Microsoft Discloses Huge Number Of Windows Vulnerabilties

Microsoft took it on the security chin as it released April's round of security vulnerabilities. The total number of vulnerabilities in the four security bulletins tallied an astounding 20 separate

April 14, 2004

4 Min Read
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Microsoft took it on the security chin as it released April's round of security vulnerabilities. The total number of vulnerabilities in the four security bulletins tallied an astounding 20 separate flaws in Windows and Outlook Express.

"This is simply an unprecedented number of vulnerabilities," said Vincent Gullotto, the vice president of Network Associates' AVERT research team.

April's mega collection includes 20 new vulnerabilities, 8 of which are rated as "Critical," the most dire assessment in the Redmond, Wash.-based developer's four-level ranking system. Sixteen of the 20 vulnerabilities can be exploited remotely, the most dangerous type of bug because hackers can conduct an attack over the Internet.

Microsoft even took the unusual step of ganging together multiple vulnerabilities under two of the four security bulletins.

In its description of Security Bulletin MS04-011, which Microsoft called "Critical," the company stated, "This update contains support for several vulnerabilities because the modifications that are required to address these issues are located in related files. Instead of having to install several updates that contain almost identical files, customers can install only this update," said Microsoft in the bulletin."MS04-011, which includes 14 new vulnerabilities, affects every version of Windows to one degree or another, and if exploited, could allow attackers remote access to a PC. The most serious of the bugs affect Windows NT, 2000, XP, and Server 2003.

Among the 14 vulnerabilities are 8 which could allow attackers to run their own code by exploiting such weaknesses as in the Windows log-on process and the Negotiate Security Software Provider (SSP) interface used during authentication. The most severe of the dozen-plus-two vulnerabilities -- six of the bugs are rated "Critical" -- could allow an attacker to take complete control of an system, including installing programs, deleting data, or creating new user accounts that have full access privileges.

Also in MS04-011's mega-collection of Windows bugs is one that involves SSL (Secure Socket Layer), the security protocol often used to transmit such confidential information as credit card numbers and other financial data. If any SSL-enabled services are present, and both the PCT 1.0 and SSL 2.0 protocols enabled, a remote attacker could exploit the buffer overflow vulnerability to run code of his own choosing on a vulnerable Windows server. These protocols are turned on by default in Windows NT 4.0 and Windows 2000.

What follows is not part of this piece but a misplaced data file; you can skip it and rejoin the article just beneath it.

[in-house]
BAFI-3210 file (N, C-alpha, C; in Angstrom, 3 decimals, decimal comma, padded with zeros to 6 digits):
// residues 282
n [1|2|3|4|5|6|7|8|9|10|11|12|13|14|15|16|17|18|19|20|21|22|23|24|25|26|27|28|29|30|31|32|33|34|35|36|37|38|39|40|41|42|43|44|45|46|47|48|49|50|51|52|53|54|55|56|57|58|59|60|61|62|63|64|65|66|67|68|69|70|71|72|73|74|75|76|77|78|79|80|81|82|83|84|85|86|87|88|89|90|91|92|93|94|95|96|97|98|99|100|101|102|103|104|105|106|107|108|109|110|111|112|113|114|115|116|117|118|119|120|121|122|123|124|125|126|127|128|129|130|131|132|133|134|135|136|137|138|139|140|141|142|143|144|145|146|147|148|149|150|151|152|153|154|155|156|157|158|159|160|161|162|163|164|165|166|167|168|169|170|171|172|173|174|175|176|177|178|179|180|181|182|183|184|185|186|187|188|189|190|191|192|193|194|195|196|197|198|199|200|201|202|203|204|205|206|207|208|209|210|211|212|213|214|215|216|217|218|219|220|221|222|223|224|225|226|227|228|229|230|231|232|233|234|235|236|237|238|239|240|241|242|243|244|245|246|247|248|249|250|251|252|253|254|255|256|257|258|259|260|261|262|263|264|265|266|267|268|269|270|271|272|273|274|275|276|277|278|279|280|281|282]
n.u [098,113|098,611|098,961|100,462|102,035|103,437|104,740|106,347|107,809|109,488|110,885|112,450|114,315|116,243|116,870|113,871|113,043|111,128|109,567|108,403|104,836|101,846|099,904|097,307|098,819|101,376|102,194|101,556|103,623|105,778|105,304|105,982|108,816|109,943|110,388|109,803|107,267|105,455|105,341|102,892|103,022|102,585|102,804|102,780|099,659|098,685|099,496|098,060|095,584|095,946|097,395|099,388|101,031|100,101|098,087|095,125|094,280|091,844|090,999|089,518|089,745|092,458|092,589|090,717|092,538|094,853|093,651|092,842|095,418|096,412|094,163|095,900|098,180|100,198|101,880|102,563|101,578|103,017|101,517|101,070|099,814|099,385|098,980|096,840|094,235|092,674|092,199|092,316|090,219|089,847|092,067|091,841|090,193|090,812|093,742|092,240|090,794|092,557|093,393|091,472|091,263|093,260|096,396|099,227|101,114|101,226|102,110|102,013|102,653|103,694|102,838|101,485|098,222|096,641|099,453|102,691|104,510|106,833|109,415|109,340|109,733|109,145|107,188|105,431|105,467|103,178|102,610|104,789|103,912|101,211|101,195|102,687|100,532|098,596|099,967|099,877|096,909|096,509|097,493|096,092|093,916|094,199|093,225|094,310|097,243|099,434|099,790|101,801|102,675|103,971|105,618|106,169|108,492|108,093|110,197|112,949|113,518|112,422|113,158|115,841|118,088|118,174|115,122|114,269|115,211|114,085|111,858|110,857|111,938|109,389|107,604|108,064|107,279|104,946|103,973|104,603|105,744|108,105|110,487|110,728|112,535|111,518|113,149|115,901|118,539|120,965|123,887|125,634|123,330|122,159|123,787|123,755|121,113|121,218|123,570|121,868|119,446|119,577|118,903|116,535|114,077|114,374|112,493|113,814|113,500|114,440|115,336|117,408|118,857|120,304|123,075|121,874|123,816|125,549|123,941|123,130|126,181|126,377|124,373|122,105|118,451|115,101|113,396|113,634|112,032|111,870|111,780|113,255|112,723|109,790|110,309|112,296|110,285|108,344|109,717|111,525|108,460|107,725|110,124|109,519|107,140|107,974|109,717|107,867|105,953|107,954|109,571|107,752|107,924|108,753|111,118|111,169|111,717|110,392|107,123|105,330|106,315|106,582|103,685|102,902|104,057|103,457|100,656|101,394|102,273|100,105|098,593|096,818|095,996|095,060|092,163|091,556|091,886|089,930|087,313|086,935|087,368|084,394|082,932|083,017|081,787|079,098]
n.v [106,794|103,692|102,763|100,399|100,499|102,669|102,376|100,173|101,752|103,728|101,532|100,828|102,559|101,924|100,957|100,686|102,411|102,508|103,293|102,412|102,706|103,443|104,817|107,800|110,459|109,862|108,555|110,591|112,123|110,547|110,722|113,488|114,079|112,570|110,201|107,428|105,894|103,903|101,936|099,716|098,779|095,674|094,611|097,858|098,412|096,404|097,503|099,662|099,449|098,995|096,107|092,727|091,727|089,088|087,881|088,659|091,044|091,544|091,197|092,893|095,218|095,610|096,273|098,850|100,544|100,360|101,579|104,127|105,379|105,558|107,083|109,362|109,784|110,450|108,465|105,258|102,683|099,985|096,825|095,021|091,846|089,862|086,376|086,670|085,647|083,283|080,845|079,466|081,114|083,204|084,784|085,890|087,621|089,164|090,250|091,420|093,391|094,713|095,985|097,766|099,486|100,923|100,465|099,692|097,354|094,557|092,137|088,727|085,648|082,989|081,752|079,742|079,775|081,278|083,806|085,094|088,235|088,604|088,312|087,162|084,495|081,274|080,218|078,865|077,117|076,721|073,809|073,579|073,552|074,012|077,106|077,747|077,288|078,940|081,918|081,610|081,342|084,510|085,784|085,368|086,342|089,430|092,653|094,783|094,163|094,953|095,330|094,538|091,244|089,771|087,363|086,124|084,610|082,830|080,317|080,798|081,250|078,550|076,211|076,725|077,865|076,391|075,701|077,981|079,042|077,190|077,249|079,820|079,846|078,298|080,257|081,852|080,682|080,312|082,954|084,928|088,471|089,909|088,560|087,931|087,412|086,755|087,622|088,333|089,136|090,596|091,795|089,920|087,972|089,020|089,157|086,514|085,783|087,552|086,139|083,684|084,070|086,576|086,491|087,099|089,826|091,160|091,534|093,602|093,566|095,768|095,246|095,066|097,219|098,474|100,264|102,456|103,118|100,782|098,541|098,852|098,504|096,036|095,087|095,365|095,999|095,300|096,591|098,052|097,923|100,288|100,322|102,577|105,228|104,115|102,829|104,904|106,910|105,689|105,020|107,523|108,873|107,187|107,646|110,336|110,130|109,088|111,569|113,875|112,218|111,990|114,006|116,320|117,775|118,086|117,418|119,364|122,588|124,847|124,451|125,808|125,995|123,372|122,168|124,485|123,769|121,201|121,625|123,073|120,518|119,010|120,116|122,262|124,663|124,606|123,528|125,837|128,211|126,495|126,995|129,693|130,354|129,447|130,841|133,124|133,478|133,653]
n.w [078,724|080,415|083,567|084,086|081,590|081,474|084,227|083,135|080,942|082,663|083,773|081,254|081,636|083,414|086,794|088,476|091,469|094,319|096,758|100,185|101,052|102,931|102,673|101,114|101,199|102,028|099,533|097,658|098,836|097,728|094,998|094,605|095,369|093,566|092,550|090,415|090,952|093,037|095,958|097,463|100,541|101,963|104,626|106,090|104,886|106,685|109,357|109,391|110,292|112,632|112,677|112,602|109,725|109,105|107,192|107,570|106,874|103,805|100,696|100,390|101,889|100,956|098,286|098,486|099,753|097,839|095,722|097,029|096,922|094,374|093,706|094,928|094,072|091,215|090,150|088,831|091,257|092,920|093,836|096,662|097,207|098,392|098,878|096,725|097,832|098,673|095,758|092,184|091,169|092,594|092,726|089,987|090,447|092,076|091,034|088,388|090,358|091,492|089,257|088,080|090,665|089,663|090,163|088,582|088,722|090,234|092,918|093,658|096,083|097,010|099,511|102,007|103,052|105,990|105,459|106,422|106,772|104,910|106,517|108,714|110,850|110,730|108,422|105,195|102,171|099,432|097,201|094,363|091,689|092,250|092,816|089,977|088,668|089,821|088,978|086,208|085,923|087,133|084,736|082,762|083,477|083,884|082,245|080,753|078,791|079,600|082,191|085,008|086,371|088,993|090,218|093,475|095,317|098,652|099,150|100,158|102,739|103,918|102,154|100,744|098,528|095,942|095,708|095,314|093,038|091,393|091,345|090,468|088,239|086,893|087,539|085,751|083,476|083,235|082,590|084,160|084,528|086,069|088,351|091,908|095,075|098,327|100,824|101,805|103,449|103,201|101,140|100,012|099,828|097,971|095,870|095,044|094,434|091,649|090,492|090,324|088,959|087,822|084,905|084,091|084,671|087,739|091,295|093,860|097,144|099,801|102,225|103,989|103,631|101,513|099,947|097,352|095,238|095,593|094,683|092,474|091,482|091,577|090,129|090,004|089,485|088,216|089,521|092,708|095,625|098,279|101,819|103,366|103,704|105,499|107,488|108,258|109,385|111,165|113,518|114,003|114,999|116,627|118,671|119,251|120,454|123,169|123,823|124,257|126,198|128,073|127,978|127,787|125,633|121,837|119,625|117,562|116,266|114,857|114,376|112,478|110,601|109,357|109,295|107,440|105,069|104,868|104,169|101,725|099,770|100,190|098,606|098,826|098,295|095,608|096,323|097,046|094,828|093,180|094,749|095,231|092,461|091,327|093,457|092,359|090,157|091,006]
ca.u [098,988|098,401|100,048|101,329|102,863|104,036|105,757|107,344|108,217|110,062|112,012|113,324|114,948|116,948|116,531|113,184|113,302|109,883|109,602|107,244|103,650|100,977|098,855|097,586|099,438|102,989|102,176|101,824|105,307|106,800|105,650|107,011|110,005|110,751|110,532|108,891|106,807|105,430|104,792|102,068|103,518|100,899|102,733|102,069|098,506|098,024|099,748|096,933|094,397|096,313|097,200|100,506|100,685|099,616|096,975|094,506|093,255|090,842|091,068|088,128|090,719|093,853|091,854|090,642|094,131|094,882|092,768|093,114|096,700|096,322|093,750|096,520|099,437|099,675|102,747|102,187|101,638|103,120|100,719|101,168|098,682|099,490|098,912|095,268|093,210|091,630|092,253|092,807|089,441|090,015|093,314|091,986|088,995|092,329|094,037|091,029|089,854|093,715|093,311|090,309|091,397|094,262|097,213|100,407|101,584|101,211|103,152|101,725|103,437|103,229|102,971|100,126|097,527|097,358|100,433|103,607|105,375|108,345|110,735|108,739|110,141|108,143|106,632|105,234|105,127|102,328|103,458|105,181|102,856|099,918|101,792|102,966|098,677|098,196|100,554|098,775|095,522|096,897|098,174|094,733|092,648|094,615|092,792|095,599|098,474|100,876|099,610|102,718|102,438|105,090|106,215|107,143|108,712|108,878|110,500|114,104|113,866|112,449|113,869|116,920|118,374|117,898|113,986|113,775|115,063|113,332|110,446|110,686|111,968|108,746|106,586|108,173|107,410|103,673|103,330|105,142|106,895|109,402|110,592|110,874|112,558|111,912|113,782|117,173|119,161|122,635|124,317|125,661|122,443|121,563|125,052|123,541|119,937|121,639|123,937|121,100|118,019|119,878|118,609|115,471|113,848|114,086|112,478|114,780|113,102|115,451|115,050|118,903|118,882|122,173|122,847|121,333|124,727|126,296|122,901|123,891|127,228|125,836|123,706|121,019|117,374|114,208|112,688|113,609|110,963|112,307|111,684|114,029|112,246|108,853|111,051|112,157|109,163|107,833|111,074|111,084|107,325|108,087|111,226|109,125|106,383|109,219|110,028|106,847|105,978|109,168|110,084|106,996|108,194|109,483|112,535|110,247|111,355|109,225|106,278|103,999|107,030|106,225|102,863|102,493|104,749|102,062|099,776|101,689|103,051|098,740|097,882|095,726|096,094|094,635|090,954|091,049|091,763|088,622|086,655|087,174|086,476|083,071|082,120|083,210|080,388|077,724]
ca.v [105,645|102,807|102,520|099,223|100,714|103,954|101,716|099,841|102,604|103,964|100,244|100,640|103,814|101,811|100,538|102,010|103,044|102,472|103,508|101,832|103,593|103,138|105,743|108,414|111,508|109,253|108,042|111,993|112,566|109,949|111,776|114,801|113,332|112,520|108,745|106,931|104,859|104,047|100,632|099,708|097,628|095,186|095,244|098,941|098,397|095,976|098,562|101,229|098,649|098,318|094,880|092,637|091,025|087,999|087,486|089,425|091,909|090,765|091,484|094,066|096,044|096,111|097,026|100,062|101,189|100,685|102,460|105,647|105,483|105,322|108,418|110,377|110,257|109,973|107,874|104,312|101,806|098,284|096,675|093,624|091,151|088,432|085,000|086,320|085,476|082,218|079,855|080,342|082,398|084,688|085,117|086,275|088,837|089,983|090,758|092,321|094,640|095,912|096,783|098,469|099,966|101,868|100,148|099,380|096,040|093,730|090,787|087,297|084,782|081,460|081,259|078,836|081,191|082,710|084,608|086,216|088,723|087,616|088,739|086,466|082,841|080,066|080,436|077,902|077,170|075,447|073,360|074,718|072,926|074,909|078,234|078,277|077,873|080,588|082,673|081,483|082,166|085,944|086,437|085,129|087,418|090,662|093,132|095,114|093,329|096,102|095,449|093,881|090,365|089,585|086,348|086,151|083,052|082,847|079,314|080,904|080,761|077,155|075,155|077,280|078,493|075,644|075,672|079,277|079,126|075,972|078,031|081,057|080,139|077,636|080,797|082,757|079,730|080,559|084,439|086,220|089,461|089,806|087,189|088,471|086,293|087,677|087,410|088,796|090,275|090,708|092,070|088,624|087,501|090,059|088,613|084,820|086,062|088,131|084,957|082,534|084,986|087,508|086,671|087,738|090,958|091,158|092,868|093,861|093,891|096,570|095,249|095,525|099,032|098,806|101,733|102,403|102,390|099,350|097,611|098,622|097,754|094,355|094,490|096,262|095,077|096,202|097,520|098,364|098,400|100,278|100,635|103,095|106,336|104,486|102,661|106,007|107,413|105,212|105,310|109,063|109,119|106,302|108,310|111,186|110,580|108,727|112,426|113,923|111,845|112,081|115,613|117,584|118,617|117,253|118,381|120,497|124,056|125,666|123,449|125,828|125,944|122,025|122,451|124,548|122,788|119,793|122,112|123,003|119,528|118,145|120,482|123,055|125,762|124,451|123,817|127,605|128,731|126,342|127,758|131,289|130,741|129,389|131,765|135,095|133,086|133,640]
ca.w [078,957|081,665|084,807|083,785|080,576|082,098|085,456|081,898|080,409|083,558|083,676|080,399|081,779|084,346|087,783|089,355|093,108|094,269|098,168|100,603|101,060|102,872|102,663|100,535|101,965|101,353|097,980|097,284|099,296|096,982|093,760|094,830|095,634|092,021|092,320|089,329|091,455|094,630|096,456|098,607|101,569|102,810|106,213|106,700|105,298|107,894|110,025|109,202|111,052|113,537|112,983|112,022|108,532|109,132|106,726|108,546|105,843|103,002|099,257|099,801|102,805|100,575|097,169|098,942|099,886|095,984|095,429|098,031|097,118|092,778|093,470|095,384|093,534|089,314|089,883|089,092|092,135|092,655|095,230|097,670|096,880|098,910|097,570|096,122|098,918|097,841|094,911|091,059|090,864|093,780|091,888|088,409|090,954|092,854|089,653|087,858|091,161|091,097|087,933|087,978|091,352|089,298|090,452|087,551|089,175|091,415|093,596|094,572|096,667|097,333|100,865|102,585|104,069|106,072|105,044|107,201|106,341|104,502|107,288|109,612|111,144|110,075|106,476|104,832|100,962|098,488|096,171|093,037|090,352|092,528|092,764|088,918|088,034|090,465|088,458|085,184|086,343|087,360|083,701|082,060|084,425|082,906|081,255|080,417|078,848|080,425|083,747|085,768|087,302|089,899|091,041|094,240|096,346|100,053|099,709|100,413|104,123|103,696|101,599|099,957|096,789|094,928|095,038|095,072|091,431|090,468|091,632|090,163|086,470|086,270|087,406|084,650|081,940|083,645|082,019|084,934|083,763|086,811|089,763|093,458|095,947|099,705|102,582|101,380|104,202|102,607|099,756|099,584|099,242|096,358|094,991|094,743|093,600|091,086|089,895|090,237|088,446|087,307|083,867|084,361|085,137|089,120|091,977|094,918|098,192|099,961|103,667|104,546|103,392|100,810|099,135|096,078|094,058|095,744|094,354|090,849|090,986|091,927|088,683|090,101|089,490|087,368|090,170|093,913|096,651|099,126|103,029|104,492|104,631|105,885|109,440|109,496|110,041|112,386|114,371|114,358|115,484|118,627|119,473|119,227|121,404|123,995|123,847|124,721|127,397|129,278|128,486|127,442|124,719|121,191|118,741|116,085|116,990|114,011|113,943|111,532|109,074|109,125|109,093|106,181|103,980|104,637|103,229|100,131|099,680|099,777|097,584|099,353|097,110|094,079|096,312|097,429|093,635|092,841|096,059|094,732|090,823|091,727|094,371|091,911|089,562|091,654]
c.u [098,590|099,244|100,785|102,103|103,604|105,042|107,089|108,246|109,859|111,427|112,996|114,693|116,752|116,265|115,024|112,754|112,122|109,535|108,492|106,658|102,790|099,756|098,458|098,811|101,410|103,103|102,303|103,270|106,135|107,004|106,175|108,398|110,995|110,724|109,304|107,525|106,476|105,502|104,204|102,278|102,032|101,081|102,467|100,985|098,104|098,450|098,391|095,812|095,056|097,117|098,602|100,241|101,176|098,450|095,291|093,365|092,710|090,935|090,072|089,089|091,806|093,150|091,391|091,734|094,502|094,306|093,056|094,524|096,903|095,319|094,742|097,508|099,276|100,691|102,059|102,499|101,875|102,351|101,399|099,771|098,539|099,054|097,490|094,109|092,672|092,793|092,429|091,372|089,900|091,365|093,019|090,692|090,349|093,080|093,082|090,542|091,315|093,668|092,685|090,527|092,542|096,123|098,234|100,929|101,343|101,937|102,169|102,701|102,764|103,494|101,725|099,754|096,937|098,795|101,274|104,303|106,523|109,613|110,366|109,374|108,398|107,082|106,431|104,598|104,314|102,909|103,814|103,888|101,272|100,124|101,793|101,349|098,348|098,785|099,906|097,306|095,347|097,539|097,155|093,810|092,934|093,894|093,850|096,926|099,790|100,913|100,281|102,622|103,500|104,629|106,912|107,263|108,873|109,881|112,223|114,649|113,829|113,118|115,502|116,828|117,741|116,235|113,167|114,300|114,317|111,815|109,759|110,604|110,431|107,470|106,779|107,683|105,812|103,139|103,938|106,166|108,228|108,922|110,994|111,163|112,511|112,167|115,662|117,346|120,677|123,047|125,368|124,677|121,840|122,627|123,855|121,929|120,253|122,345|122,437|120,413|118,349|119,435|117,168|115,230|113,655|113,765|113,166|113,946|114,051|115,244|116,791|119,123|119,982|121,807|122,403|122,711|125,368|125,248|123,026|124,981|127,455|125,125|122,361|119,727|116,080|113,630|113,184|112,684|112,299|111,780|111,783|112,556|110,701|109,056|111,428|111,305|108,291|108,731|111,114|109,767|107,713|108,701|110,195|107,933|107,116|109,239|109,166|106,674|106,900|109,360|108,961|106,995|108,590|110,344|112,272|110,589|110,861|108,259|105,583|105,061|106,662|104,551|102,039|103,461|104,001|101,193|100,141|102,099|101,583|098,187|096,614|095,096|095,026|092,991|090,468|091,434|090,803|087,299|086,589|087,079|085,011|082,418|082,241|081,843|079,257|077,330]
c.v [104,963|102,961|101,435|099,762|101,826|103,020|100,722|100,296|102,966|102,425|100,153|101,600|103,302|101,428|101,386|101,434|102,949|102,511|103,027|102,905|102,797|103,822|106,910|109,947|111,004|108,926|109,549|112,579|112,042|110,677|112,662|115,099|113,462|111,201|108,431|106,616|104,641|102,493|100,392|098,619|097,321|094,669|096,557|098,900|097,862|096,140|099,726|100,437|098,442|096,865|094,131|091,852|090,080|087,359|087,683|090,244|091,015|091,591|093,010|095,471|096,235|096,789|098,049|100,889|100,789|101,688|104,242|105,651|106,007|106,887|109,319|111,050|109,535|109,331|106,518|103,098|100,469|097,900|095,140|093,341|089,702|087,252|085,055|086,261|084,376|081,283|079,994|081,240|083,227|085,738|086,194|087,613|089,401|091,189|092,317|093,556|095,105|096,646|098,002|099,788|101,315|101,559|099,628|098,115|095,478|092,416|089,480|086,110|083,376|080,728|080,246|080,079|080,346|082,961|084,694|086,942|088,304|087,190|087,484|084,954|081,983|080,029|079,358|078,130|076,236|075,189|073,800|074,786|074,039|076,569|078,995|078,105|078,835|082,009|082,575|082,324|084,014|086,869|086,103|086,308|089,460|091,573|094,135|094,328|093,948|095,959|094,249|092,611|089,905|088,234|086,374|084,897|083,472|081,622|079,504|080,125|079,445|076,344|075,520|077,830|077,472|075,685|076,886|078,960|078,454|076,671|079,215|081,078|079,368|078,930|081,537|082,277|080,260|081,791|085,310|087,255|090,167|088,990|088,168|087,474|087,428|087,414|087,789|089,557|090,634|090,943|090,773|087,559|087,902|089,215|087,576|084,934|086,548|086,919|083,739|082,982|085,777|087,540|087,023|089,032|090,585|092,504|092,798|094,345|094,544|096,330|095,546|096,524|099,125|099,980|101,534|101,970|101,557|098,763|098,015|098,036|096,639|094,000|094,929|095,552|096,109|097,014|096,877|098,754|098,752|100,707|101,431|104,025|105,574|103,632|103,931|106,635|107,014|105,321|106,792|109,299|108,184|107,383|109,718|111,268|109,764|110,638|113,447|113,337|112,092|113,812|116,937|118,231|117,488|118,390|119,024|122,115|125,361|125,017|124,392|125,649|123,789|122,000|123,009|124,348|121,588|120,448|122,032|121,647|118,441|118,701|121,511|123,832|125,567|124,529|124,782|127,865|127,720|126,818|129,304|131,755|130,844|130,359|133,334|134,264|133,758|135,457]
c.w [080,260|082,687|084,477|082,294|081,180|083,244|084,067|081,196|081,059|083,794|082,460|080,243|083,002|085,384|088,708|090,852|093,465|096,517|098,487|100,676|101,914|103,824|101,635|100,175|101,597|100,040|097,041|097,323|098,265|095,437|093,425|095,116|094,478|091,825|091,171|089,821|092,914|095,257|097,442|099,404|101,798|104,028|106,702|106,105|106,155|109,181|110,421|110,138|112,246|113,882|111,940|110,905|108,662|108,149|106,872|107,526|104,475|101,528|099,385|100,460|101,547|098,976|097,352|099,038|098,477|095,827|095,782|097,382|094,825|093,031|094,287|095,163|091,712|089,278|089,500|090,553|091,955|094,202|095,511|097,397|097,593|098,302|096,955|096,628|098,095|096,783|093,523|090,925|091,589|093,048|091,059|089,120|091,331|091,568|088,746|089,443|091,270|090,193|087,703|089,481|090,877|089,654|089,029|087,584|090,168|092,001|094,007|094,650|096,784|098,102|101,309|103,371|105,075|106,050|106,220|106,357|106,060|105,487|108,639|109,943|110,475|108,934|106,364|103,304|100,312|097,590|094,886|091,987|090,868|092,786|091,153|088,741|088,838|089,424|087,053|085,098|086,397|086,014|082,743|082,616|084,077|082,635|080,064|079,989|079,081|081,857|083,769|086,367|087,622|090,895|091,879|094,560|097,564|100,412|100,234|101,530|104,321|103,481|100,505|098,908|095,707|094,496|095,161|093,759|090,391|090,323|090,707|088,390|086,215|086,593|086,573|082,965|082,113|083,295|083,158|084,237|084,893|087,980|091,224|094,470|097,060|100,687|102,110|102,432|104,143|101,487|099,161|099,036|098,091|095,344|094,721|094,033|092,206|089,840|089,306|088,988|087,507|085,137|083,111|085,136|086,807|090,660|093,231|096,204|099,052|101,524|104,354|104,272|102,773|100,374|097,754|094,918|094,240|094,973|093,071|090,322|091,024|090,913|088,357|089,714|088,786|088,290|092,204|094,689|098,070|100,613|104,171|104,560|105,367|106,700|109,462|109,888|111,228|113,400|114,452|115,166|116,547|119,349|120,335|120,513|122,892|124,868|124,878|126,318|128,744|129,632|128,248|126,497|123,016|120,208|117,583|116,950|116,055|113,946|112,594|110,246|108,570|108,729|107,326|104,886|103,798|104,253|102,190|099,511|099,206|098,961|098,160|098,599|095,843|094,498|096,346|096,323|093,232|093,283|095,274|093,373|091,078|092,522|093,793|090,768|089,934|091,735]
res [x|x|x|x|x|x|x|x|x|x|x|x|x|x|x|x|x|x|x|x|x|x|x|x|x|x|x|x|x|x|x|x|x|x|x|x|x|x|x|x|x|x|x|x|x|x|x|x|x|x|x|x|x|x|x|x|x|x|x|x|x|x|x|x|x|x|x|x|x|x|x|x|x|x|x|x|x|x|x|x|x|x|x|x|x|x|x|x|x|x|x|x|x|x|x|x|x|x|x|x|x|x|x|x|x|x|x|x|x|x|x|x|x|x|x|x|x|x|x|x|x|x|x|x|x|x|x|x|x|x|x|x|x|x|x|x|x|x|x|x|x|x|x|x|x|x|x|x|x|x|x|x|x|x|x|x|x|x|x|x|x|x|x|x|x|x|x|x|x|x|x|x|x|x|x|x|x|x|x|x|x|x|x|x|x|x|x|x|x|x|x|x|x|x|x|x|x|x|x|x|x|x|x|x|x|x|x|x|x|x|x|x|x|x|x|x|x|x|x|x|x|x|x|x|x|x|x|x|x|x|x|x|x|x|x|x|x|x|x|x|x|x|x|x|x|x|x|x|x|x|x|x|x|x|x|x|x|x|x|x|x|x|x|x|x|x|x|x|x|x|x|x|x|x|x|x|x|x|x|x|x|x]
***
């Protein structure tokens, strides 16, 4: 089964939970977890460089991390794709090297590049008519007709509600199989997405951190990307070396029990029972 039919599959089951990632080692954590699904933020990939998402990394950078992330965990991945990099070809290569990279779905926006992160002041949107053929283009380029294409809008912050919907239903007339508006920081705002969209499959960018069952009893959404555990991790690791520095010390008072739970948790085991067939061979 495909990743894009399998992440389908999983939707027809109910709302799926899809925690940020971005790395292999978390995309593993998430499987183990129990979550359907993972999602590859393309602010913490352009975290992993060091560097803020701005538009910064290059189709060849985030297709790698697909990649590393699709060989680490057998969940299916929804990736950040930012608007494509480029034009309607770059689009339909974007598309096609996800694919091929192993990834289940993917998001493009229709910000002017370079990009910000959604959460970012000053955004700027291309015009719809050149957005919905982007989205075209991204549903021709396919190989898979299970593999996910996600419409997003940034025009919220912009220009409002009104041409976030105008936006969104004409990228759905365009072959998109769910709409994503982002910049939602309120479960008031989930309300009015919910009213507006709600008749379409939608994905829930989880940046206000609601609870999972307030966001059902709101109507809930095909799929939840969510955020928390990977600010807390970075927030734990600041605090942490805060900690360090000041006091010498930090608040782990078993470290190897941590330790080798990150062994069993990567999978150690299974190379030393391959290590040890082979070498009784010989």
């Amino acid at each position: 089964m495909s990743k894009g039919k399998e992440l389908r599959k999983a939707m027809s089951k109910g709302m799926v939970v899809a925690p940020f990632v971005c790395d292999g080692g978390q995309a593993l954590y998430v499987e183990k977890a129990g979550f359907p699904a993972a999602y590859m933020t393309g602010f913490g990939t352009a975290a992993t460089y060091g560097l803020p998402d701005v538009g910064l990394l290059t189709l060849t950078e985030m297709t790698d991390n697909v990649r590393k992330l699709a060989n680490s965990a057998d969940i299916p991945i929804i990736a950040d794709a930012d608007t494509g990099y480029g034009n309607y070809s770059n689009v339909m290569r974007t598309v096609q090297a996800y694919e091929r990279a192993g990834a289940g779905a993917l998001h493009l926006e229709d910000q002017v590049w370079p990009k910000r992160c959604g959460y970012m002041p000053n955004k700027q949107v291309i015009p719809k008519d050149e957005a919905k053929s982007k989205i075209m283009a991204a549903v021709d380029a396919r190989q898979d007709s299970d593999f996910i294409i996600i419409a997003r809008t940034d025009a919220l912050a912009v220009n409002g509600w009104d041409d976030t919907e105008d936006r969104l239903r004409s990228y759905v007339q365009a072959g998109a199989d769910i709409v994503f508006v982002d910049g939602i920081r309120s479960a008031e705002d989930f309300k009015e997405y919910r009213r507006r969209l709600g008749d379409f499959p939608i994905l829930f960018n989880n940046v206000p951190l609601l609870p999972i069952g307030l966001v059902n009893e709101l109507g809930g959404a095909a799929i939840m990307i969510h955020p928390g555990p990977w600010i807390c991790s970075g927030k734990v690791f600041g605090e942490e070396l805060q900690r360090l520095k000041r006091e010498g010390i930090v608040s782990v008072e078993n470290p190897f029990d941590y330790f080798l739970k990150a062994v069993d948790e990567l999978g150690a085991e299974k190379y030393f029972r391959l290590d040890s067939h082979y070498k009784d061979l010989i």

"The severity of this vulnerability is compounded by the fact that SSL is most often used to secure communications involving confidential or valuable financial information, and that Firewalls and packet filtering alone will not be able to stop attacks," said Internet Security Systems' X-Force in a statement. ISS' X-Force was the group which originally brought this vulnerability to Microsoft's attention.

"X-Force believes that hackers will aggressively target this vulnerability given the high-value nature of Web sites protected by SSL."Network Associates' Gullotto seconded the warning by ISS. "This stack overflow is a significant vulnerability, and pretty easy to exploit," he said.

The second of the four bulletins released Tuesday, MS04-012, also grouped multiple vulnerabilities into one notice and patch update.

This cumulative security update includes four new vulnerabilities in the RPC/DCOM components of Windows -- the same modules that were exploited last summer by the havoc-wrecking MSBlast worm -- and the fix replaces all previous RPC/DCOM patches for Windows NT, 2000, XP, and Server 2003.

The most dangerous of the four new vulnerabilities is in the RPC Runtime Library, which could be exploited by an attacker who crafts a specially-built message to Windows. The hacker could take complete remote control of the system, although Microsoft said that the most likely result of an attack would be a denial of service, which would bring down Windows.

"The RPC/DCOM Runtime vulnerability should be of special concern to all users," said Gullotto. "There's great potential for another worm that exploits this."Microsoft's third bulletin of the day involves Outlook Express (OE), the free e-mail client bundled with Windows. MS04-013 outlines the problem, which affects versions 5.5 SP2, 6.0 SP1, and 6.0 on Server 2003. An attacker who builds malicious URLs could run HTML code in the Local Security zone of Internet Explorer, possibly resulting in a takeover of the system.

Because OE is included with Windows, all users of NT, 2000, XP, and Server 2003 were urged to apply the patch, even if the OE client isn't used as the default e-mail software on the system. An attacker would have to entice users to read a maliciously-crafted HTML e-mail message or use IE to surf to a malicious Web site to grab control of the PC, so workstations are at greatest risk, said Microsoft.

Security Bulletin MS04-014 is the only one of the quartet which wasn't rated "Critical." This "Important" vulnerability -- one step below Critical -- affects the Microsoft Jet Database Engine. A hacker skilled enough to craft a malicious database query could take complete control of a compromised PC

As is the norm for its critical vulnerability bulletins, Microsoft recommended that users immediately apply the patches associated with MS04-011, 012, and 013. Users can obtain updates by heading to Microsoft's Windows Update site.

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